What is ADHD? Common—and Surprising—Symptoms

Do you frequently start and abandon projects?  Does your ability to concentrate flip-flop between The Laser Beam and The Disco Ball?  Sometimes ADHD is obvious, but sometimes it can fly under the radar.  The Savvy Psychologist explains the common, and not so common, signs of this disorder. Plus, learn about medication-free tips to manage ADHD in kids and adults. 

Ellen Hendriksen, PhD
8-minute read
Episode #14

Medication-Free ADHD Treatments for All Ages

  • Get more sleep. Kids (and some adults) with and without ADHD often manifest fatigue not by getting tired, but by getting wired.  A 2012 study in the journal Pediatrics shows that behavior deteriorates when sleep time is cut by as little as 30 minutes, and improves with an extra half hour or more. So make sure that you or your child gets plenty of zzz's.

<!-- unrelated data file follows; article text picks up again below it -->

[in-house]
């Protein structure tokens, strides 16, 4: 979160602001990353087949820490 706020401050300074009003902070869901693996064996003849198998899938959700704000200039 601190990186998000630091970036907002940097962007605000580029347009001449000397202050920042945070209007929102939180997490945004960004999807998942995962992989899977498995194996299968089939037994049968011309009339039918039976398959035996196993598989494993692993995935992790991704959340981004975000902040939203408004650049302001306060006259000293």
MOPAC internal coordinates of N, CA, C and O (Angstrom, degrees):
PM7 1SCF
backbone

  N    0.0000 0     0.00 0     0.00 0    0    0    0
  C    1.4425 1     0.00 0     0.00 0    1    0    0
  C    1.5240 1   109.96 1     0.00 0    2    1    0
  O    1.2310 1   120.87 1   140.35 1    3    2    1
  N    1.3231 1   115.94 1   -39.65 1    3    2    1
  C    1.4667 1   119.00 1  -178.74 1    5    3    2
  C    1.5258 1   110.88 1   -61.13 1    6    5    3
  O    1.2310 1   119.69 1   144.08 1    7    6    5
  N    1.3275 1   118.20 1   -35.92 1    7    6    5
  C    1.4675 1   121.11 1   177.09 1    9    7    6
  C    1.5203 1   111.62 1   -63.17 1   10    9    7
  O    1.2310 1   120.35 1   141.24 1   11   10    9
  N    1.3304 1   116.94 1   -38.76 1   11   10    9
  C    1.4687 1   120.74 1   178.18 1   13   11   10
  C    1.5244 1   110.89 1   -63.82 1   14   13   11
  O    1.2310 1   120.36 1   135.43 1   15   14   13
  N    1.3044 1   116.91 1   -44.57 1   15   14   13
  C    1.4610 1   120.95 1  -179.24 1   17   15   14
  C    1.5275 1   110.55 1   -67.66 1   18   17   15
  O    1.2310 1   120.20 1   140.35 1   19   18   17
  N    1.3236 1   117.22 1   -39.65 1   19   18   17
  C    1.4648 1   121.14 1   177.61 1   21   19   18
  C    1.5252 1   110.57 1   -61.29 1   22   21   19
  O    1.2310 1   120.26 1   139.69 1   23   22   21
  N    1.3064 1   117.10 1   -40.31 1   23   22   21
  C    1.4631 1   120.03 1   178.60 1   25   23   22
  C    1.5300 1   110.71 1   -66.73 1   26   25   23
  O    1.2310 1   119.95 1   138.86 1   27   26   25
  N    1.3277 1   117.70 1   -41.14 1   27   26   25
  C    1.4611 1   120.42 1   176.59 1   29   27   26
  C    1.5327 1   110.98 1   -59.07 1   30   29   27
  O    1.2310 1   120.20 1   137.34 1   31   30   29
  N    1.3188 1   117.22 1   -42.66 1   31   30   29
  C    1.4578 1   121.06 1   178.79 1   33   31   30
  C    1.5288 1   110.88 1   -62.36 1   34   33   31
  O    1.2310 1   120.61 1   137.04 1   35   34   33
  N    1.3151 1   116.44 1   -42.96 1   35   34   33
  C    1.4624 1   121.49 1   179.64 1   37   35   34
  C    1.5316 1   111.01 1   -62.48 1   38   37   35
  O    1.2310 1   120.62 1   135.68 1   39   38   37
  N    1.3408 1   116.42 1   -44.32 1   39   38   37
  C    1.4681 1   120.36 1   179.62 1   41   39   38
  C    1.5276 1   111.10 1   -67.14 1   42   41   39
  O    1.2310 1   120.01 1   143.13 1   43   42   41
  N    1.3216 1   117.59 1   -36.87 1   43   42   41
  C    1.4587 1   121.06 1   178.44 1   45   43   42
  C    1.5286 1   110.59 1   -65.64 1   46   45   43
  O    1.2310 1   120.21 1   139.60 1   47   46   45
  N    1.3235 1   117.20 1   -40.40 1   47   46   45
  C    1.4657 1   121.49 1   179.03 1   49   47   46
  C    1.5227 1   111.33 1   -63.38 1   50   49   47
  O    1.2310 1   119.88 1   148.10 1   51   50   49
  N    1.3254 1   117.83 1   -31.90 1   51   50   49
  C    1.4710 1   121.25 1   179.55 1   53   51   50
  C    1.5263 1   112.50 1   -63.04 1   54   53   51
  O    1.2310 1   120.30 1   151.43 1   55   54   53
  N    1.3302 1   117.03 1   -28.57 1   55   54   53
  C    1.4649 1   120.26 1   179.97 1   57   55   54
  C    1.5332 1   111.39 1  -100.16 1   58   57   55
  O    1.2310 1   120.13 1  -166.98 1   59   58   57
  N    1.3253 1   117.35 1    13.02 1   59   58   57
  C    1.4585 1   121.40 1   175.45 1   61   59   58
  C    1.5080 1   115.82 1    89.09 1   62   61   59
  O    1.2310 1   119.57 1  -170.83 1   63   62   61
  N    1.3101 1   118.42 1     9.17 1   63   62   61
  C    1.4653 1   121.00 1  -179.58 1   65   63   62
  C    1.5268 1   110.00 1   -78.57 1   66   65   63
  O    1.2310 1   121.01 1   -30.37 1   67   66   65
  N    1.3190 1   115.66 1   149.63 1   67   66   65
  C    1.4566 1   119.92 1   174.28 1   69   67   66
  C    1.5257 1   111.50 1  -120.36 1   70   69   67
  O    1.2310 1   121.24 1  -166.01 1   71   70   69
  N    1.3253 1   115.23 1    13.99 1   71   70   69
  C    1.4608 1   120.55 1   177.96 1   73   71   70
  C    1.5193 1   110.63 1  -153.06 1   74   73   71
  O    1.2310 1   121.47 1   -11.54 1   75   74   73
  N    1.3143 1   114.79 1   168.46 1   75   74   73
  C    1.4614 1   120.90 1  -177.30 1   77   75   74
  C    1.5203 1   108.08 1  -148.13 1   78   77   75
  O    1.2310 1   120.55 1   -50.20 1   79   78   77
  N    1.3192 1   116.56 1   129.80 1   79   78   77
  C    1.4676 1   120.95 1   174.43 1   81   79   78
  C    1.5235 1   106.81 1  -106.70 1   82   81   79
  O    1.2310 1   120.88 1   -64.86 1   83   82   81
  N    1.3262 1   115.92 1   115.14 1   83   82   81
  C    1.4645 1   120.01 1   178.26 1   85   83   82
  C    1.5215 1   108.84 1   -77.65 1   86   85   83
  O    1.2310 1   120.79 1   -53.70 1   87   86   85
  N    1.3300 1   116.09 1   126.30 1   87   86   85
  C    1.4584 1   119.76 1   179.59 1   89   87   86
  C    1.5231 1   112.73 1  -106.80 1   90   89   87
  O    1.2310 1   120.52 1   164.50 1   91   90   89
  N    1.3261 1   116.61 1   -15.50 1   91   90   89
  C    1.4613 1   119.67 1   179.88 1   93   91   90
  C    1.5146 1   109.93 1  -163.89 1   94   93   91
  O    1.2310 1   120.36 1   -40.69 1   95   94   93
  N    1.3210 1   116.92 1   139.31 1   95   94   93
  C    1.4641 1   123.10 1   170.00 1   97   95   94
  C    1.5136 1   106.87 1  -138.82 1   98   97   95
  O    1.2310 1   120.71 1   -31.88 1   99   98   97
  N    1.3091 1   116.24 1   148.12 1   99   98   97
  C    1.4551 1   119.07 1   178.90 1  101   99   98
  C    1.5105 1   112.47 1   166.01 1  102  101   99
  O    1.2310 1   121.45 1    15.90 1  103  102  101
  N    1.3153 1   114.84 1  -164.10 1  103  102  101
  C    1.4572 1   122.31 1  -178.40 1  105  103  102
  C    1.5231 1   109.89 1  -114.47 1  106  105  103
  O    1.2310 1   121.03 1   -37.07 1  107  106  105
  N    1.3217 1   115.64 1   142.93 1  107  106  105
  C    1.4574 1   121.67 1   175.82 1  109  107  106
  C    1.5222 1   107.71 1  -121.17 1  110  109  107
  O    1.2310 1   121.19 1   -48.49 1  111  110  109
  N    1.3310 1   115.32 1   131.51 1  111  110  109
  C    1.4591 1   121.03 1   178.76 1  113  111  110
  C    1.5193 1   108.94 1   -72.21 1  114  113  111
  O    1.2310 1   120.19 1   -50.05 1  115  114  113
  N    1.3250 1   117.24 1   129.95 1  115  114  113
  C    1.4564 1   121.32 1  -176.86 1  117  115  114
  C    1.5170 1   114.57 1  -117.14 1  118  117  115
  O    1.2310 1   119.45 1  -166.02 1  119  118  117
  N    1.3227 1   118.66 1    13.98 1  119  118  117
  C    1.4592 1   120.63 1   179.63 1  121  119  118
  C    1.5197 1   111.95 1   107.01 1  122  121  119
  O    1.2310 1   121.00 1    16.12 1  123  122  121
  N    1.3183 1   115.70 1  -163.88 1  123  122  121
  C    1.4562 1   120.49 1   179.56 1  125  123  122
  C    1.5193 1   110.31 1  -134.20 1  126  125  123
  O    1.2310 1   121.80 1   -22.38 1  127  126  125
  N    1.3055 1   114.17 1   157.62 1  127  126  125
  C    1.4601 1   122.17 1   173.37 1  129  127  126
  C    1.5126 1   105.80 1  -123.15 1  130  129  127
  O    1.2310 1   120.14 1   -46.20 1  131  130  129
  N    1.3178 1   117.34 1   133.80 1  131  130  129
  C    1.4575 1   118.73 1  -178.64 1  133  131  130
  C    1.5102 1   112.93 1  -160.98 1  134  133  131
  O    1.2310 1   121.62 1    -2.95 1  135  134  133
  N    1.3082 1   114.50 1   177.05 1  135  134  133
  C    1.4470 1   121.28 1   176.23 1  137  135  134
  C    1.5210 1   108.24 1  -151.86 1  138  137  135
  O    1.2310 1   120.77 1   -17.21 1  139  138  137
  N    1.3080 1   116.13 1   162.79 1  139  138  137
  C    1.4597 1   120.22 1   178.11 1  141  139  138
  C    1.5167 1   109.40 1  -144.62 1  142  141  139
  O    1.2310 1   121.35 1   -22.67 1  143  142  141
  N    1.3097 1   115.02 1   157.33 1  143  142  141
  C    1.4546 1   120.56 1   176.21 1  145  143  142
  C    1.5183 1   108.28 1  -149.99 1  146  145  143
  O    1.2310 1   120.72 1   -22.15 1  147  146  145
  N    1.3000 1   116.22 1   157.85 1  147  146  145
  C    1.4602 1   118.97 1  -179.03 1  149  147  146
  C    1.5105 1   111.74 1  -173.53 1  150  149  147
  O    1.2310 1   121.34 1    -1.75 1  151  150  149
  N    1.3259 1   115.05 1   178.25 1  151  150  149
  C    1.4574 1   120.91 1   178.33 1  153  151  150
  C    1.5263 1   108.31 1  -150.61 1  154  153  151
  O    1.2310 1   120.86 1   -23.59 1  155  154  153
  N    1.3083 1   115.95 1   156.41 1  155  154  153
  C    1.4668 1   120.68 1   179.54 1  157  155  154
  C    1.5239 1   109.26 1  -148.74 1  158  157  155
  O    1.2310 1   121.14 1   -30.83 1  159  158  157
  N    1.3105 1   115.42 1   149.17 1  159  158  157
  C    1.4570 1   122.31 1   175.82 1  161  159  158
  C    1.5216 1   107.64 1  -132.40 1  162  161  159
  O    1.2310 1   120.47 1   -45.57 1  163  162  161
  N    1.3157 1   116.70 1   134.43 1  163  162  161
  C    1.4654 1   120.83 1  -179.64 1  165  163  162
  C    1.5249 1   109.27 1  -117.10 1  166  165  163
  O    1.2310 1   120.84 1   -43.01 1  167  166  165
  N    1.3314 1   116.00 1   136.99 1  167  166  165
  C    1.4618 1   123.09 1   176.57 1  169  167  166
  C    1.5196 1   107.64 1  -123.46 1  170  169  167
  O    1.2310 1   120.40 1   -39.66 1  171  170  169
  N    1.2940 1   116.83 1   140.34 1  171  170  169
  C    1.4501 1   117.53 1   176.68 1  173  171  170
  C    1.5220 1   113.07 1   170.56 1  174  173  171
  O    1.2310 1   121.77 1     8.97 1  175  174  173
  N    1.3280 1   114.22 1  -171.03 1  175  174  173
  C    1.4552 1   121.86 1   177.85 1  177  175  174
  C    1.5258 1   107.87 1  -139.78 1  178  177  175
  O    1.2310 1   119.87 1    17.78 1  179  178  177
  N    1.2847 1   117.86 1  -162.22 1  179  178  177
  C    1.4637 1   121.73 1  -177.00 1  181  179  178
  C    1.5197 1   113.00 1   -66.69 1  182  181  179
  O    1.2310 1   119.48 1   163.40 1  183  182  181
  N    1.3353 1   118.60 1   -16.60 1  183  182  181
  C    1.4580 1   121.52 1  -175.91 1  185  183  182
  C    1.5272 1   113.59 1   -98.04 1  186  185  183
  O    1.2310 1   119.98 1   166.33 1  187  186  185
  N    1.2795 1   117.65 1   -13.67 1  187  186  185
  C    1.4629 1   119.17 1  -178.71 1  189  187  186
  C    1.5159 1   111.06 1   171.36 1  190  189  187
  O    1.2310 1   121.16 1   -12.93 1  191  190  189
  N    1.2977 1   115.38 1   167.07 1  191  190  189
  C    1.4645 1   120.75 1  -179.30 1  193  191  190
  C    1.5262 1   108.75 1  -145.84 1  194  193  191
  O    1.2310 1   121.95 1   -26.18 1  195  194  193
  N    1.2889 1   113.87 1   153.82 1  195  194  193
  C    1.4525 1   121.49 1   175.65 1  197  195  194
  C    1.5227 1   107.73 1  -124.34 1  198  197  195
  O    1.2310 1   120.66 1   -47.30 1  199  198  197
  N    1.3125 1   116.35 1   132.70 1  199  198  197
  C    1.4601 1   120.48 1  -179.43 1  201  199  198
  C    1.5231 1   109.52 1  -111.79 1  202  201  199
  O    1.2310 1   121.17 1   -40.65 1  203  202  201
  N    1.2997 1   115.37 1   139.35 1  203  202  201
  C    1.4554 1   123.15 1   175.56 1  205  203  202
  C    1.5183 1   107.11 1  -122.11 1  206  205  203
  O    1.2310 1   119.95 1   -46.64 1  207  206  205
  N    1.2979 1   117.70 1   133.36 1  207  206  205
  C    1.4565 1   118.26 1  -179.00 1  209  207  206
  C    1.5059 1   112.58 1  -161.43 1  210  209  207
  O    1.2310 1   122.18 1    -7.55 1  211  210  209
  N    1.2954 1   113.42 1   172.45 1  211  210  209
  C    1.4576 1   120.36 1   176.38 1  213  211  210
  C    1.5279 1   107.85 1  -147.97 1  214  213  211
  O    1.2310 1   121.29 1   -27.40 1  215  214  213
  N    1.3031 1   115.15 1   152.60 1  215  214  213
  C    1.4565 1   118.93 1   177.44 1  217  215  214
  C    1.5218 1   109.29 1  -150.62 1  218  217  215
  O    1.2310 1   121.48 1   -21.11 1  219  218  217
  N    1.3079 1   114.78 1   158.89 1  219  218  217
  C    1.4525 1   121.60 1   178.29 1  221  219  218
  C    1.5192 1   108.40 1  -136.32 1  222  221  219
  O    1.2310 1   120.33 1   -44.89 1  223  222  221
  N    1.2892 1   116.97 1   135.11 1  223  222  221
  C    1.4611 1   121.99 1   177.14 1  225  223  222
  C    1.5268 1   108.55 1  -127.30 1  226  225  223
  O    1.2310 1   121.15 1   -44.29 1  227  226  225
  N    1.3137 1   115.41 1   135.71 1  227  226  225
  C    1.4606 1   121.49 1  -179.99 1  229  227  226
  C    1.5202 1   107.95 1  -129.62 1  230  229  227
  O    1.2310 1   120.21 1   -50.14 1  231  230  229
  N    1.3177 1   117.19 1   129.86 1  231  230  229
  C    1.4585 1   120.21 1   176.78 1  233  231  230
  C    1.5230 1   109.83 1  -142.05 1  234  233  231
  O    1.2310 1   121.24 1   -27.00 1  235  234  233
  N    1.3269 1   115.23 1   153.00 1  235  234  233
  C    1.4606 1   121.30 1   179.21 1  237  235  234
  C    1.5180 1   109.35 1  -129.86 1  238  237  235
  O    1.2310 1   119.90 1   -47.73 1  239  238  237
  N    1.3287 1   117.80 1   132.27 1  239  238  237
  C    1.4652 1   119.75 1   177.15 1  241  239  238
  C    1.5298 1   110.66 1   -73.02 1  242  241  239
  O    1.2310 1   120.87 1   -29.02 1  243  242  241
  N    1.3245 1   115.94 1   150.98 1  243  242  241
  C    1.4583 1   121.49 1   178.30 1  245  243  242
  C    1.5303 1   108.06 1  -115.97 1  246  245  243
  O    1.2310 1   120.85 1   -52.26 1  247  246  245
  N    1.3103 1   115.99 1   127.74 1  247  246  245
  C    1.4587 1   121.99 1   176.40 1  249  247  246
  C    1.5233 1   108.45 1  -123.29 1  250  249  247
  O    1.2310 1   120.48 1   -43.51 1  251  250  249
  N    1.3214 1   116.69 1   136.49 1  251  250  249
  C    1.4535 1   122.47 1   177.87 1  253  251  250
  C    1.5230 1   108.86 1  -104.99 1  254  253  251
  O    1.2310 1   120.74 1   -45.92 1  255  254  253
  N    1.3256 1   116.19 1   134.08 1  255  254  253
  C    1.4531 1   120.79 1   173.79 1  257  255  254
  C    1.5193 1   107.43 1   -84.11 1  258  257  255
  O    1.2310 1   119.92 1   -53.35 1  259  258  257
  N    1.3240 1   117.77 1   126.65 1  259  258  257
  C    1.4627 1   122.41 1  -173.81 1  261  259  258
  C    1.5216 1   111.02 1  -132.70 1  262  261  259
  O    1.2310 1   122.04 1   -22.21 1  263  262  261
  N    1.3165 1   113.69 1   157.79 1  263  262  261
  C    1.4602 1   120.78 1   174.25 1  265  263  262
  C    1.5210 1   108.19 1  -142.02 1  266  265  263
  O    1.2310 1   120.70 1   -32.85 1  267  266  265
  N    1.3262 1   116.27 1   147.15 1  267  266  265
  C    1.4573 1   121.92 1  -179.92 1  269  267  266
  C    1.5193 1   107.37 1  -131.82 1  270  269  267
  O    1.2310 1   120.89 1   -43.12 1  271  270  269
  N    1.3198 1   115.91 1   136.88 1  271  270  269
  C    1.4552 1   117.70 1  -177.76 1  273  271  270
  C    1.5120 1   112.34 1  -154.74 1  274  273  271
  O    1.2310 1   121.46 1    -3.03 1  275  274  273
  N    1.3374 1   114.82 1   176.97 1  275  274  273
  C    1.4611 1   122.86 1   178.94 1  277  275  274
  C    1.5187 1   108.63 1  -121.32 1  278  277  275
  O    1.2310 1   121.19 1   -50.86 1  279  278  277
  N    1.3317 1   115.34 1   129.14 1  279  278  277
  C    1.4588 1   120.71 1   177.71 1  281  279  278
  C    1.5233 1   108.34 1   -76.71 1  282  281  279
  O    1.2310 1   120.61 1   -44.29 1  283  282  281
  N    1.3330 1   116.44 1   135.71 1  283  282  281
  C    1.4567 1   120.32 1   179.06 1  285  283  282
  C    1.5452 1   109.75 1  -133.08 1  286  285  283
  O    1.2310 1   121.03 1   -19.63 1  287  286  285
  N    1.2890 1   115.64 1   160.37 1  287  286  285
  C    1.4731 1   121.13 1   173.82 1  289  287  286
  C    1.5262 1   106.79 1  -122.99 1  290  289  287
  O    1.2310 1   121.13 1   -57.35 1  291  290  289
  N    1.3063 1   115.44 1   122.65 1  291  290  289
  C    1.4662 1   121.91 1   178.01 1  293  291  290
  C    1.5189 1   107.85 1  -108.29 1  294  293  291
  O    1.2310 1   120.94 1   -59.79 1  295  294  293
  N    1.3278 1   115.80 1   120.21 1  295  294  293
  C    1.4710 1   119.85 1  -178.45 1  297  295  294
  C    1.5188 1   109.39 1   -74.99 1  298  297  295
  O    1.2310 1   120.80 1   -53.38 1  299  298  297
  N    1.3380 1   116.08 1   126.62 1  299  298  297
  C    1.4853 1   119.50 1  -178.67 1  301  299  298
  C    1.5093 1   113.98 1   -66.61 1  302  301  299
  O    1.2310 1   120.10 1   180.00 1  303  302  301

• Exercise.  A recent study showed that just 20 minutes of exercise improved kids’ self-control and attention, whether or not they had ADHD.  Kids with ADHD showed specific behavioral improvements as well. Here's a great episode from Get-Fit Guy about how to get your kids fit.
  • Take one thing at a time.  Multitasking quickly descends into chaos for those with ADHD.  Focus on doing one activity at a time. Also, multi-step directions can be difficult to process for kids with ADHD.  A request like “Clear your dinner plate, find your backpack, and start your homework” will likely result in several detours and much exasperation.  Break it down into three separate requests, however, and everyone will be happier.

Medication-Free ADHD Treatments for Kids 

  • Praise good behavior.  Often, kids with ADHD get negative feedback about their attention, motivation, or behavior.  A positive, loving, non-critical, and helpful home is the best foundation.  When a kid with ADHD is behaving appropriately, praise him and his efforts.